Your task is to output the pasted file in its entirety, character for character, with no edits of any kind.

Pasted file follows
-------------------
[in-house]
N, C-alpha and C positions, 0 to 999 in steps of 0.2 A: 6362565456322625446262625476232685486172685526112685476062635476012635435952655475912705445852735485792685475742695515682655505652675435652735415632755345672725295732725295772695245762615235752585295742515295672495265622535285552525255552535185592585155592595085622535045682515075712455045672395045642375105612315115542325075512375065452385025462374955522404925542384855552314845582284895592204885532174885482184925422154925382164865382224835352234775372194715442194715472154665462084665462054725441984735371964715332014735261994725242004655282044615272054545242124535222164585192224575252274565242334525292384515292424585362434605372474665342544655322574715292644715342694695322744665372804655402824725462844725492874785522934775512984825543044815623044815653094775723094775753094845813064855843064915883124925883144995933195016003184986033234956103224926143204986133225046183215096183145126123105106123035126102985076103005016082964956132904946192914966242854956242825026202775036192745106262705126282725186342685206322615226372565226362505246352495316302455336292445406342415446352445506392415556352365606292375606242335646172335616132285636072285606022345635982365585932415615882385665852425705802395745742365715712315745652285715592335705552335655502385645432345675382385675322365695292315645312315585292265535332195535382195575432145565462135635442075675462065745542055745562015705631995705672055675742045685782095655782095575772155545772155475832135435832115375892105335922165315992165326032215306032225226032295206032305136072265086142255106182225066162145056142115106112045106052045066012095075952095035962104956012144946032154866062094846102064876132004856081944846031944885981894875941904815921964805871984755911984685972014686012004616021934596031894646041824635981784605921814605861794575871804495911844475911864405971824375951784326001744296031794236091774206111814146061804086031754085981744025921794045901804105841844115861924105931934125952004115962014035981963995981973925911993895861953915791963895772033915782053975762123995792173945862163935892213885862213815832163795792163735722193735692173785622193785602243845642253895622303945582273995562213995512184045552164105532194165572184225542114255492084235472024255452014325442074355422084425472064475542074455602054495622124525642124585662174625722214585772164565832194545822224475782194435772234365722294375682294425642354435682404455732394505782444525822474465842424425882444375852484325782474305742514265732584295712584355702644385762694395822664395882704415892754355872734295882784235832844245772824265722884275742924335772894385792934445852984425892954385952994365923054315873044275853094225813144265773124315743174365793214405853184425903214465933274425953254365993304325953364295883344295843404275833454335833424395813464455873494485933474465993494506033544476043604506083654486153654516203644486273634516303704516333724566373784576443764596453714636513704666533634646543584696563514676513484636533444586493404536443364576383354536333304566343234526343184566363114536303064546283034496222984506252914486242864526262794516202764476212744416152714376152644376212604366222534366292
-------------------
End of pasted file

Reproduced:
[in-house]
N, C-alpha and C positions, 0 to 999 in steps of 0.2 A: 6362565456322625446262625476232685486172685526112685476062635476012635435952655475912705445852735485792685475742695515682655505652675435652735415632755345672725295732725295772695245762615235752585295742515295672495265622535285552525255552535185592585155592595085622535045682515075712455045672395045642375105612315115542325075512375065452385025462374955522404925542384855552314845582284895592204885532174885482184925422154925382164865382224835352234775372194715442194715472154665462084665462054725441984735371964715332014735261994725242004655282044615272054545242124535222164585192224575252274565242334525292384515292424585362434605372474665342544655322574715292644715342694695322744665372804655402824725462844725492874785522934775512984825543044815623044815653094775723094775753094845813064855843064915883124925883144995933195016003184986033234956103224926143204986133225046183215096183145126123105106123035126102985076103005016082964956132904946192914966242854956242825026202775036192745106262705126282725186342685206322615226372565226362505246352495316302455336292445406342415446352445506392415556352365606292375606242335646172335616132285636072285606022345635982365585932415615882385665852425705802395745742365715712315745652285715592335705552335655502385645432345675382385675322365695292315645312315585292265535332195535382195575432145565462135635442075675462065745542055745562015705631995705672055675742045685782095655782095575772155545772155475832135435832115375892105335922165315992165326032215306032225226032295206032305136072265086142255106182225066162145056142115106112045106052045066012095075952095035962104956012144946032154866062094846102064876132004856081944846031944885981894875941904815921964805871984755911984685972014686012004616021934596031894646041824635981784605921814605861794575871804495911844475911864405971824375951784326001744296031794236091774206111814146061804086031754085981744025921794045901804105841844115861924105931934125952004115962014035981963995981973925911993895861953915791963895772033915782053975762123995792173945862163935892213885862213815832163795792163735722193735692173785622193785602243845642253895622303945582273995562213995512184045552164105532194165572184225542114255492084235472024255452014325442074355422084425472064475542074455602054495622124525642124585662174625722214585772164565832194545822224475782194435772234365722294375682294425642354435682404455732394505782444525822474465842424425882444375852484325782474305742514265732584295712584355702644385762694395822664395882704415892754355872734295882784235832844245772824265722884275742924335772894385792934445852984425892954385952994365923054315873044275853094225813144265773124315743174365793214405853184425903214465933274425953254365993304325953364295883344295843404275833454335833424395813464455873494485933474465993494506033544476043604506083654486153654516203644486273634516303704516333724566373784576443764596453714636513704666533634646543584696563514676513484636533444586493404536443364576383354536333304566343234526343184566363114536303064546283034496222984506252914486242864526262794516202764476212744416152714376152644376212604366222534366292